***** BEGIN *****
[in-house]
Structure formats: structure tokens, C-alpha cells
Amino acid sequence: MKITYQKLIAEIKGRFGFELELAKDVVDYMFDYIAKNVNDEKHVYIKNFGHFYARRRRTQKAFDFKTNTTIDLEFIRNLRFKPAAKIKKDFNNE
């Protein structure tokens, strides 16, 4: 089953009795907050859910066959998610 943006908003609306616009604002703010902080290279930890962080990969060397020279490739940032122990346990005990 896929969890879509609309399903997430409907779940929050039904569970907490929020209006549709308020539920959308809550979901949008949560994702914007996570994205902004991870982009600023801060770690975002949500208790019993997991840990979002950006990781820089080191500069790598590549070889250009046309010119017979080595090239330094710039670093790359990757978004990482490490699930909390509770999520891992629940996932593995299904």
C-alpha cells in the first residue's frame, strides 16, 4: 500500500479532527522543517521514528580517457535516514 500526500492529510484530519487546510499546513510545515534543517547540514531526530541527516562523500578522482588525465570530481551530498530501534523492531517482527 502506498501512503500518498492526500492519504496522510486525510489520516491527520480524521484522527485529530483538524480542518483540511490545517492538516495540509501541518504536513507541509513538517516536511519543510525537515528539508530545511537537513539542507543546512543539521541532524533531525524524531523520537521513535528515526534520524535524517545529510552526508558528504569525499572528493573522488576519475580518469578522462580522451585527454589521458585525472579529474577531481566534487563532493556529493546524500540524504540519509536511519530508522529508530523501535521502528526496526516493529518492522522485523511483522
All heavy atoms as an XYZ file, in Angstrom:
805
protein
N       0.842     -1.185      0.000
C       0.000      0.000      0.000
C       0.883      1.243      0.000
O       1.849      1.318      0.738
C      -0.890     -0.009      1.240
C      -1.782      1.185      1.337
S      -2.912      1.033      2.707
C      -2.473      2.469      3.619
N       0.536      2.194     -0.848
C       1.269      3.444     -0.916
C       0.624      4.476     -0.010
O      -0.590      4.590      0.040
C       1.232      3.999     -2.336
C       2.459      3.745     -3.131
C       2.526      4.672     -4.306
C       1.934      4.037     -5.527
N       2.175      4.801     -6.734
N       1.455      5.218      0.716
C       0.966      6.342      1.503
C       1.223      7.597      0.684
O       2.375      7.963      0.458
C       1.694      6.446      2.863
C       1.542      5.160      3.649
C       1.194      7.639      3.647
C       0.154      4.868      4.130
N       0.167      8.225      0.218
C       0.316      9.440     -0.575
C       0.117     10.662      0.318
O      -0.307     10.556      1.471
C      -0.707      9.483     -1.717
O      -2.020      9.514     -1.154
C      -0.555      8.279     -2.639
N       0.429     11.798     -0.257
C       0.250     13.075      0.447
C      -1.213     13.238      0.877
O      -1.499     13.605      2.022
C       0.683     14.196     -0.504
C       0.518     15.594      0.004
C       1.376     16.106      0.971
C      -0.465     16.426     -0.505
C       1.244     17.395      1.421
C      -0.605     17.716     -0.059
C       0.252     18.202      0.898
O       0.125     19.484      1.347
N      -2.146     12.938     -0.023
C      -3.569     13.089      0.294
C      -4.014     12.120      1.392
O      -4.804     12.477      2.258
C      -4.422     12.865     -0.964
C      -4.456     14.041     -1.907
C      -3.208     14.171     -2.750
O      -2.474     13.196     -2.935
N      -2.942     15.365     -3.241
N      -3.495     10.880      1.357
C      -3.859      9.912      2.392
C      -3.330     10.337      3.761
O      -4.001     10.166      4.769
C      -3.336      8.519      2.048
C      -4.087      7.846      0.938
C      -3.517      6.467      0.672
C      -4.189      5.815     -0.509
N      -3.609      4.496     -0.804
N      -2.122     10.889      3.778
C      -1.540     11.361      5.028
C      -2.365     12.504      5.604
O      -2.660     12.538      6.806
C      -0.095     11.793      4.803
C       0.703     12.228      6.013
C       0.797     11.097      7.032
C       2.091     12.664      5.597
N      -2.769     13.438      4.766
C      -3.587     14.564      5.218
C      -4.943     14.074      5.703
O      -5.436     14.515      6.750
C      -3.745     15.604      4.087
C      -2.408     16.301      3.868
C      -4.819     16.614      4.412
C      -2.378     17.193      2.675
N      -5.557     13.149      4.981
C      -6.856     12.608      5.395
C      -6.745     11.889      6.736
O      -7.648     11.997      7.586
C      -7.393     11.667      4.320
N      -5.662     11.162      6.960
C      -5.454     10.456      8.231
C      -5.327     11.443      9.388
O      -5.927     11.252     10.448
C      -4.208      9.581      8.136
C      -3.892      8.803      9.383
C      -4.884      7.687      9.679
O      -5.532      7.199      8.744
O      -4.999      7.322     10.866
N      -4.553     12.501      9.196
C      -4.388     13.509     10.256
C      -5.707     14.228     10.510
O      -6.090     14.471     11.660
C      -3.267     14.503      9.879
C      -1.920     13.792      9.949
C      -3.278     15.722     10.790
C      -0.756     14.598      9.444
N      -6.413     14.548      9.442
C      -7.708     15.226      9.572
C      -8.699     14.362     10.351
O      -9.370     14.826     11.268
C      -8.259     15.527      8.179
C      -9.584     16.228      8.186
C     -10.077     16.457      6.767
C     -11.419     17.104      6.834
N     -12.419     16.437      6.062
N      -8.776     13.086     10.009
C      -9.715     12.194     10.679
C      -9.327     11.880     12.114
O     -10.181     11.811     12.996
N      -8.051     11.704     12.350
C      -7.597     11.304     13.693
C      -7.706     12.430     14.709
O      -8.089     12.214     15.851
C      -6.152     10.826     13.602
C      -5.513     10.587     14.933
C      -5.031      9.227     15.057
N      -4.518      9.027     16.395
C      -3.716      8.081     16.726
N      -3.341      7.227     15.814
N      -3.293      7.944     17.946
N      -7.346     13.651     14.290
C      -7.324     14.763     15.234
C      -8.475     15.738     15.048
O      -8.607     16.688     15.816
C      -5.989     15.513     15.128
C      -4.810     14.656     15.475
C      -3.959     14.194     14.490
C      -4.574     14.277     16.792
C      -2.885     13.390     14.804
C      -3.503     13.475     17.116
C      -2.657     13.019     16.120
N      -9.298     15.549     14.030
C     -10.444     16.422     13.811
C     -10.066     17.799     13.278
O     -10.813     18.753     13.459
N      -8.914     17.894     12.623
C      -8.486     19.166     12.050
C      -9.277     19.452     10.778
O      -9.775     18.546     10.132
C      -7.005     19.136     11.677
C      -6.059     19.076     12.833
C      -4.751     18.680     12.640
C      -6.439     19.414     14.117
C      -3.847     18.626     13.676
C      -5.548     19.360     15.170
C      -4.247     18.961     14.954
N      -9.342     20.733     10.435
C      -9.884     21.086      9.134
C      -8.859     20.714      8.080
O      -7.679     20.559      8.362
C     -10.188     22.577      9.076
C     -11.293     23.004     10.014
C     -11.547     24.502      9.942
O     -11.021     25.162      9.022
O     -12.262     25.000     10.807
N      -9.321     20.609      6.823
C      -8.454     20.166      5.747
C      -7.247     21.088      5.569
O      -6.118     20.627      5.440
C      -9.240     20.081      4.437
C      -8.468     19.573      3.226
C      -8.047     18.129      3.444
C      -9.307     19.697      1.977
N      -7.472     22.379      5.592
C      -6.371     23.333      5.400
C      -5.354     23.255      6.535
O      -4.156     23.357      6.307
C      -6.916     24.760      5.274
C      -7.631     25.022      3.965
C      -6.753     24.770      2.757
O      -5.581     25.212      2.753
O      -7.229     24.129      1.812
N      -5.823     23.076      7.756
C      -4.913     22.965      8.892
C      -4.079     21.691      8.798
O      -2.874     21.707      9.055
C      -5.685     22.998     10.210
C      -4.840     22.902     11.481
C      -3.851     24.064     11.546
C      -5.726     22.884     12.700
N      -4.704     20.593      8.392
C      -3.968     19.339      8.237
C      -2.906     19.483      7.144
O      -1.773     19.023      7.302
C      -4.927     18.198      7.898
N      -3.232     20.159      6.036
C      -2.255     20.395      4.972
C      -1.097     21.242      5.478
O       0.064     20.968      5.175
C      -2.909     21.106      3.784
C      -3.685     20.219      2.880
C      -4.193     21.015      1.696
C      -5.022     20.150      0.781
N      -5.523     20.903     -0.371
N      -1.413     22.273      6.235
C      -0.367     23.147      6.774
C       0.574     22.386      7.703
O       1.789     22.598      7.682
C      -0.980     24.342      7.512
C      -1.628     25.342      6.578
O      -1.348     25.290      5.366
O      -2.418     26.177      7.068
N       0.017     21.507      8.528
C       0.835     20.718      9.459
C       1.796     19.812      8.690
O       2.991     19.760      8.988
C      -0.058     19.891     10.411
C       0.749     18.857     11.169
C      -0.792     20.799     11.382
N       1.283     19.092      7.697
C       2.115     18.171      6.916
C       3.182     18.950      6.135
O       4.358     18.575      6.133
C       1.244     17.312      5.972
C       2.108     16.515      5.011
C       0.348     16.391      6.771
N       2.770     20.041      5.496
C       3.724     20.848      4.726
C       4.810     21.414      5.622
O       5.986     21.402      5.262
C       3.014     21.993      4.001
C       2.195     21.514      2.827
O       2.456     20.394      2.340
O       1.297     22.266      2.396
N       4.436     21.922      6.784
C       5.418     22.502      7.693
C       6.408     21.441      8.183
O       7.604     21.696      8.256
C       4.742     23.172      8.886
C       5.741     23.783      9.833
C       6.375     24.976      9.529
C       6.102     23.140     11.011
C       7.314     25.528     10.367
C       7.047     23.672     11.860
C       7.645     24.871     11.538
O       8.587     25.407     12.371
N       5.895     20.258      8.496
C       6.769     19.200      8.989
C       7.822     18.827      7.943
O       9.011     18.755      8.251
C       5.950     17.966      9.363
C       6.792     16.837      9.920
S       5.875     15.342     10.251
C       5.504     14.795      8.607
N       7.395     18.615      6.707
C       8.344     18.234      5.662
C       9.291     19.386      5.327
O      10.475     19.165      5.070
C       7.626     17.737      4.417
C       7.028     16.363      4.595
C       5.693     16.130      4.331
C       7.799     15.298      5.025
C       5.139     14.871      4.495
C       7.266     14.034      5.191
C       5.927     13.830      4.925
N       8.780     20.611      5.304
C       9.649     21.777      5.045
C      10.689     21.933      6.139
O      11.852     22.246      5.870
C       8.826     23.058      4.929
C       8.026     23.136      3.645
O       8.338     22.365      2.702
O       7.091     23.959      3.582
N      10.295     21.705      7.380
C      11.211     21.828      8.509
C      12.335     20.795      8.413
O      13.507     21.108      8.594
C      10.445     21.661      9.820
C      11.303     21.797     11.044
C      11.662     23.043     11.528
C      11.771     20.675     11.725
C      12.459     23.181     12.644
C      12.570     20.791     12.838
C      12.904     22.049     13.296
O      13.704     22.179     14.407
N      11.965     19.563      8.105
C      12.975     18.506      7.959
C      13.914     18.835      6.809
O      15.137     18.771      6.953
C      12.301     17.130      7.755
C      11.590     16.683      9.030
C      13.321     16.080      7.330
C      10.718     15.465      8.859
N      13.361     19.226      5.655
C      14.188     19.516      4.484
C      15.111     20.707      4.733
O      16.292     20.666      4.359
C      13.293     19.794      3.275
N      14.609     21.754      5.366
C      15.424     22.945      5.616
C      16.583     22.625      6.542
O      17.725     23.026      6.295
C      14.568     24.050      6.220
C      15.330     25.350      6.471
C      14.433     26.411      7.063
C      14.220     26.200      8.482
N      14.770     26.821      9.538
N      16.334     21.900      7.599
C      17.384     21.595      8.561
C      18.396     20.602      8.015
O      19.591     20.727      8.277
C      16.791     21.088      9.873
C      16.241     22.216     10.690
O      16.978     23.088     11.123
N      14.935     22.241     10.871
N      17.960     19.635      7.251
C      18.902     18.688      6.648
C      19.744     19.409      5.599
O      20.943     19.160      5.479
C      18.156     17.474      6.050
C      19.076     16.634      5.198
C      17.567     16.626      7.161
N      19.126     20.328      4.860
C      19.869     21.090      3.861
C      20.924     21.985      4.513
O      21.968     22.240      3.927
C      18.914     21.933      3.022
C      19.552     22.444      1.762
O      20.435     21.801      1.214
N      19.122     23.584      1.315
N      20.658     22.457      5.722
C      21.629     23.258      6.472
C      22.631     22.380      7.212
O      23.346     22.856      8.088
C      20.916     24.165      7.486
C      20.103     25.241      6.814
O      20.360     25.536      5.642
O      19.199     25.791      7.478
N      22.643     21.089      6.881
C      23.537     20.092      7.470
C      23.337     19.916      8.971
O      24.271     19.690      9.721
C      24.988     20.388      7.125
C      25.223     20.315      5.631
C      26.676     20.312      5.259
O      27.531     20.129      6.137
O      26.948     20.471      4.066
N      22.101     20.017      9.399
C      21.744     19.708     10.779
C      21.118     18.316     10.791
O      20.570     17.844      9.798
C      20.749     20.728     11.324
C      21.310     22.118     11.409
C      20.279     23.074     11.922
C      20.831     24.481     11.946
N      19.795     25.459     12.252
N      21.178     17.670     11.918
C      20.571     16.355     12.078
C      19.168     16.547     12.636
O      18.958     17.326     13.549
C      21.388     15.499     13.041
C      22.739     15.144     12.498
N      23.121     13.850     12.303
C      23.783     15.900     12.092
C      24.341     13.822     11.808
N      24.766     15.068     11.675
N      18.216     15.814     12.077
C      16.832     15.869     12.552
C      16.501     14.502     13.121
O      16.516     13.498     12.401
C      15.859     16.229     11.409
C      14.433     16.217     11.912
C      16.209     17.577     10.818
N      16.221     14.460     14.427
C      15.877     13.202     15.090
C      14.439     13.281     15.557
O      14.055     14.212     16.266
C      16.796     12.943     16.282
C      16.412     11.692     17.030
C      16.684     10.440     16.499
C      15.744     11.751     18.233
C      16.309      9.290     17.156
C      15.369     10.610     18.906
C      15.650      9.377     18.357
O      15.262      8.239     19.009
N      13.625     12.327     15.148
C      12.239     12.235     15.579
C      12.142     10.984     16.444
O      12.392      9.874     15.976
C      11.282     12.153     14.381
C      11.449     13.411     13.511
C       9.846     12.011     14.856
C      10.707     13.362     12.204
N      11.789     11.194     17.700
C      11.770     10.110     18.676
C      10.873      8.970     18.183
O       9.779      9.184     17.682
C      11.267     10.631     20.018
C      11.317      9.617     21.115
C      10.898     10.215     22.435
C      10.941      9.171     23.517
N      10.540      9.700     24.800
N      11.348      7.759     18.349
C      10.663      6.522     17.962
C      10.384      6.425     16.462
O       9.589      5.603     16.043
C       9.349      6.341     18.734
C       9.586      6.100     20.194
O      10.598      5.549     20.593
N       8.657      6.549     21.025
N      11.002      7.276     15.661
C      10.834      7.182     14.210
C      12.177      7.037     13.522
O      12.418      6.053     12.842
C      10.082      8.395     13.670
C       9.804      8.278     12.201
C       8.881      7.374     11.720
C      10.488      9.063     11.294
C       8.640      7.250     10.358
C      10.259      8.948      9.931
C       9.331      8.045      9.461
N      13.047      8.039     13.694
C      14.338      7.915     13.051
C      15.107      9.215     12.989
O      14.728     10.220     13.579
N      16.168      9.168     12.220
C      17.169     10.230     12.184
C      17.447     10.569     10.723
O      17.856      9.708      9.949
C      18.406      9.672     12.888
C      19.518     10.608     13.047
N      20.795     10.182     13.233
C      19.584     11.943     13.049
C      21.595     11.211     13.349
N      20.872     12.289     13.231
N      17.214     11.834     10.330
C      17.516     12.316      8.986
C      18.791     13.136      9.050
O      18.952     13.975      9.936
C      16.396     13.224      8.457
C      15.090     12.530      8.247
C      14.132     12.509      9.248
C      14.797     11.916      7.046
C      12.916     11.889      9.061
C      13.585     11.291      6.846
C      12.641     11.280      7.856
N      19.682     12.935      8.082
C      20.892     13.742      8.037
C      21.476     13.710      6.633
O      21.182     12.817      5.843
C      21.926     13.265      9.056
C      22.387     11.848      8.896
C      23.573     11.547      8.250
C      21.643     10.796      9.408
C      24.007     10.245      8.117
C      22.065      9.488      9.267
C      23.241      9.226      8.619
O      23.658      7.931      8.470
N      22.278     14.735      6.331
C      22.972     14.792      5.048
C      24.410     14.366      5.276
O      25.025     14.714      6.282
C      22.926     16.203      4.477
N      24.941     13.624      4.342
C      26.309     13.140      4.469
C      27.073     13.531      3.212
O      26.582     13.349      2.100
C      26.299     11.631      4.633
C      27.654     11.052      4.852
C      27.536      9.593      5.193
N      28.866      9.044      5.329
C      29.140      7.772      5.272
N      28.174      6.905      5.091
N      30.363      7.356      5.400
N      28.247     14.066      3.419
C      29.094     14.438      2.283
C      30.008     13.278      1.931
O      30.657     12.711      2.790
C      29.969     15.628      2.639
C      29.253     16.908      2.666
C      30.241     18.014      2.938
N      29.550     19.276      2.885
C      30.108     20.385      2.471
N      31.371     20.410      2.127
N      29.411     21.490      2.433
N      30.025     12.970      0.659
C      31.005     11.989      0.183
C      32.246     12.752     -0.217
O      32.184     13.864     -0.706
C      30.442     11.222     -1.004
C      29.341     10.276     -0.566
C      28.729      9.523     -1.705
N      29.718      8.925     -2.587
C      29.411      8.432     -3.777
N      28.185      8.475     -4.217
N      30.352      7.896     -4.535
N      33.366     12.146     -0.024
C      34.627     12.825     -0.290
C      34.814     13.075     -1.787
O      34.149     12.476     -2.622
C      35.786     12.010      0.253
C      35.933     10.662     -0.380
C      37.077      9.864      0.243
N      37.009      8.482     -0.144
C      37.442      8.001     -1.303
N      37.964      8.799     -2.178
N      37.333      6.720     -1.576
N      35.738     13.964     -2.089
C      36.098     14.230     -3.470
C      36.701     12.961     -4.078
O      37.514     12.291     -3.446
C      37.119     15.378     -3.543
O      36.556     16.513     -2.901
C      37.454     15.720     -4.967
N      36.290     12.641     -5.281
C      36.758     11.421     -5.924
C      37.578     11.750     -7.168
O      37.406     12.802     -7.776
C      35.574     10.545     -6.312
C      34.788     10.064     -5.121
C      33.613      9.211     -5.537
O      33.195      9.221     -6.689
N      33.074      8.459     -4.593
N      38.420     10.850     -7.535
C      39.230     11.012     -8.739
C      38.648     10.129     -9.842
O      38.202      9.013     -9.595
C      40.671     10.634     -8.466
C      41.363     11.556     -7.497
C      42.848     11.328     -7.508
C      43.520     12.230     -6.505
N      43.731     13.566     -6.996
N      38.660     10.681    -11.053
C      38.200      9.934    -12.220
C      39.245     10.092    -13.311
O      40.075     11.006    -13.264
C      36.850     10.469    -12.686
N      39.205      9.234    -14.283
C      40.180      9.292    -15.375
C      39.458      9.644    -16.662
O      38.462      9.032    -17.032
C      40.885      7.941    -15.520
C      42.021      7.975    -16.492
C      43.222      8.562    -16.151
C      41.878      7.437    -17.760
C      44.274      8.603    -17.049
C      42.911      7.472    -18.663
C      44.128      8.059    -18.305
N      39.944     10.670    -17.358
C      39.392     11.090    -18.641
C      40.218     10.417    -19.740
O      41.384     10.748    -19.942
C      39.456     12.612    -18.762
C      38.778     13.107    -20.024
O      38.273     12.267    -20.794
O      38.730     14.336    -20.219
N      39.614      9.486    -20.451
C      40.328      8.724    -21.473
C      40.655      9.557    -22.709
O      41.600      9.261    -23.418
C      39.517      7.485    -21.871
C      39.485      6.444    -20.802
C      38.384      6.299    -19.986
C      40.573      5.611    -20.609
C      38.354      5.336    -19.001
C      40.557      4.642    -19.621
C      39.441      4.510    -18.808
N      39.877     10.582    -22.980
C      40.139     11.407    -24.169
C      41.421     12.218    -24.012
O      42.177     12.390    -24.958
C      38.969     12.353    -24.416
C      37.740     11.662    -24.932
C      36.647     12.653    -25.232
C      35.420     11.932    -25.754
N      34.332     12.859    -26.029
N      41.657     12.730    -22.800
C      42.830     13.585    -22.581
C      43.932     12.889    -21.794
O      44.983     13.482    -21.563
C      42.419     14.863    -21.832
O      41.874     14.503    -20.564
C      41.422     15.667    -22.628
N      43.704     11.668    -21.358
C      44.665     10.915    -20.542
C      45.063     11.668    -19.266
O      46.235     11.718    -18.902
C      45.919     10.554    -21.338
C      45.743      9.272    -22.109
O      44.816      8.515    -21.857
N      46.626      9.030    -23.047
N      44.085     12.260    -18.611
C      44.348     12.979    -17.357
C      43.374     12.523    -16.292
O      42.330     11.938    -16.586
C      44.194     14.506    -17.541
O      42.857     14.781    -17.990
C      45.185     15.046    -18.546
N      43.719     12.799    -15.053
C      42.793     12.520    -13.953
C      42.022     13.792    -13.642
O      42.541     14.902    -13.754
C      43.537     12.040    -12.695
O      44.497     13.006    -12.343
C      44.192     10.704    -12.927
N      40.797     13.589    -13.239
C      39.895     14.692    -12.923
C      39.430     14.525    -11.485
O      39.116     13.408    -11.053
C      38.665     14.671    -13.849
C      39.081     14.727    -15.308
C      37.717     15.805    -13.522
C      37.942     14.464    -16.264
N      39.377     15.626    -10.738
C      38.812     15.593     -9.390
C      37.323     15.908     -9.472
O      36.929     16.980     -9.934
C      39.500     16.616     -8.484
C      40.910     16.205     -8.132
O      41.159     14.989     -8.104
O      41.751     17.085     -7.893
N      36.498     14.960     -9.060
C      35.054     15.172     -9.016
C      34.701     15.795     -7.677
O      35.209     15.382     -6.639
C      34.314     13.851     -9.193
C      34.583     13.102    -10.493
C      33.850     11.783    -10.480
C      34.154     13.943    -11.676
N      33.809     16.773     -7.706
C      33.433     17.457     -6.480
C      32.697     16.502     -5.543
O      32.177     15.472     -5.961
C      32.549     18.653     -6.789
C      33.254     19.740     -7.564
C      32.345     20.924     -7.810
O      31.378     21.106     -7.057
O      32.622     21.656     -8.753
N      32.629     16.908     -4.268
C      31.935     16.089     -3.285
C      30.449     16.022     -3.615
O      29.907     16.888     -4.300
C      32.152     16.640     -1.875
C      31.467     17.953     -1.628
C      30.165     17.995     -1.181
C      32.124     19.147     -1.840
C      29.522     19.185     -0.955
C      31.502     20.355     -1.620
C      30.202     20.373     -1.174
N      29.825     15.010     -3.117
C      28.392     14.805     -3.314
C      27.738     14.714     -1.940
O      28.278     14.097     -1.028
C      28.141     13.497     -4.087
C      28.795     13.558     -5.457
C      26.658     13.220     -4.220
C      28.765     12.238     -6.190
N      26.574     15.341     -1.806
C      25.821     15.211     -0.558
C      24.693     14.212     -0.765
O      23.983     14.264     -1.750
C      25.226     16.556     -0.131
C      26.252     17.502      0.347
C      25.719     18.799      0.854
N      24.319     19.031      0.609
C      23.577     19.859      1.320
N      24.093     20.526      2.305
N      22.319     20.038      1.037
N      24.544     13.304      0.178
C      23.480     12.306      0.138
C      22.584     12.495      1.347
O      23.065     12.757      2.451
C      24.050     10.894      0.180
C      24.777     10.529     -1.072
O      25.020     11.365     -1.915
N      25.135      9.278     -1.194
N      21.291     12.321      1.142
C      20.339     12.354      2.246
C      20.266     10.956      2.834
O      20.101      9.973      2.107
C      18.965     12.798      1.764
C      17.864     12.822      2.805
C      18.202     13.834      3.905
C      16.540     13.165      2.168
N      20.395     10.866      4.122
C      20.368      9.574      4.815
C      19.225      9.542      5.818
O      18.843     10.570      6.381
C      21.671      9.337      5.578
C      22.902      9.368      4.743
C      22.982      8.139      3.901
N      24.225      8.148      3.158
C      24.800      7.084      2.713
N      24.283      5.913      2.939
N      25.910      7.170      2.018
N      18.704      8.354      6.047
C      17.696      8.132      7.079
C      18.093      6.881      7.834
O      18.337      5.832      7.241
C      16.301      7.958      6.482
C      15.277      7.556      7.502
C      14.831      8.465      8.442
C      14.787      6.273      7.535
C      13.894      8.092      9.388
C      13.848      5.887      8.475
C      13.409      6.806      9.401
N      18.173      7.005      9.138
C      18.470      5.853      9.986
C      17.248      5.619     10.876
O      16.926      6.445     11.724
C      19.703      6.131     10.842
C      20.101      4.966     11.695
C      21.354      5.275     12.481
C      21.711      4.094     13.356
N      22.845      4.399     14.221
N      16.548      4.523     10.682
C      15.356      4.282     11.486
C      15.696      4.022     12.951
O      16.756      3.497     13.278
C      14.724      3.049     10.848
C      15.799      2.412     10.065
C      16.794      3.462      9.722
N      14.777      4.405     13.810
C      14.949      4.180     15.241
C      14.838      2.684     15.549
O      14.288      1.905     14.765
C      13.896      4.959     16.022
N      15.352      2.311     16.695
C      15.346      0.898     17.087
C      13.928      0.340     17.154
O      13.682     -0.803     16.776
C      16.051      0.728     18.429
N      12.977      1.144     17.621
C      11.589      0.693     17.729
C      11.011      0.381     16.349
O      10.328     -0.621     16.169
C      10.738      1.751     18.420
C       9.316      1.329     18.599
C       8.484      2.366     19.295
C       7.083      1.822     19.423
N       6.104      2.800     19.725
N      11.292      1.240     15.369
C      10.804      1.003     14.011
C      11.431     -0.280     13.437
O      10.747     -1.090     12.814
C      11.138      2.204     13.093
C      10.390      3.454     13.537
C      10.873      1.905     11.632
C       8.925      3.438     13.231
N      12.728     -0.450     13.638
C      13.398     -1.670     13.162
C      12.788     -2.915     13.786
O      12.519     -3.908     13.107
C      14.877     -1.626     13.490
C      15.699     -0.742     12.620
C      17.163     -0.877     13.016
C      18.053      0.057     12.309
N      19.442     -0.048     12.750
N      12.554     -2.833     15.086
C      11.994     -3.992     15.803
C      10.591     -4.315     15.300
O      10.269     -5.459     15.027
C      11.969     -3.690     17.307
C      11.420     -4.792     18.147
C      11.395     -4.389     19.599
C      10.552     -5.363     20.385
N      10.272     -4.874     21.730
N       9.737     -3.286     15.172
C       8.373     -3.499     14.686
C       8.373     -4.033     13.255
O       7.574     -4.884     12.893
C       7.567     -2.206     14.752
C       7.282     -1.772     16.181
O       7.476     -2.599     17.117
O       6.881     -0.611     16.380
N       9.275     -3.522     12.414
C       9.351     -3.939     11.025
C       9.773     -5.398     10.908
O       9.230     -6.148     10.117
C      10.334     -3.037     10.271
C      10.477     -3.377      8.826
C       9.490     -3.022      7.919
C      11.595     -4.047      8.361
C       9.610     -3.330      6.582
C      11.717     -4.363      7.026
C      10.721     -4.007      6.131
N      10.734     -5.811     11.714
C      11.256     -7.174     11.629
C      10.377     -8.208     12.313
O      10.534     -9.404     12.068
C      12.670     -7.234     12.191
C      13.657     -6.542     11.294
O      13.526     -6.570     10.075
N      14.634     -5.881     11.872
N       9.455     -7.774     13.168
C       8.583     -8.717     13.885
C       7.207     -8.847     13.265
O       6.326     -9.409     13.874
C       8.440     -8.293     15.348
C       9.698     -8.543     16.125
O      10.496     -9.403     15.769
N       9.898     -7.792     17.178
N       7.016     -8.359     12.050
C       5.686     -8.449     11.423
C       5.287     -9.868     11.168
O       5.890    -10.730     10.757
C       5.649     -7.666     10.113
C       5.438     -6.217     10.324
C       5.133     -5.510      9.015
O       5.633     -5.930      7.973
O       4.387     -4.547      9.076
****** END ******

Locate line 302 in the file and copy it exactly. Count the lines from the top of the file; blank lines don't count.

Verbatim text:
C      15.424     22.945      5.616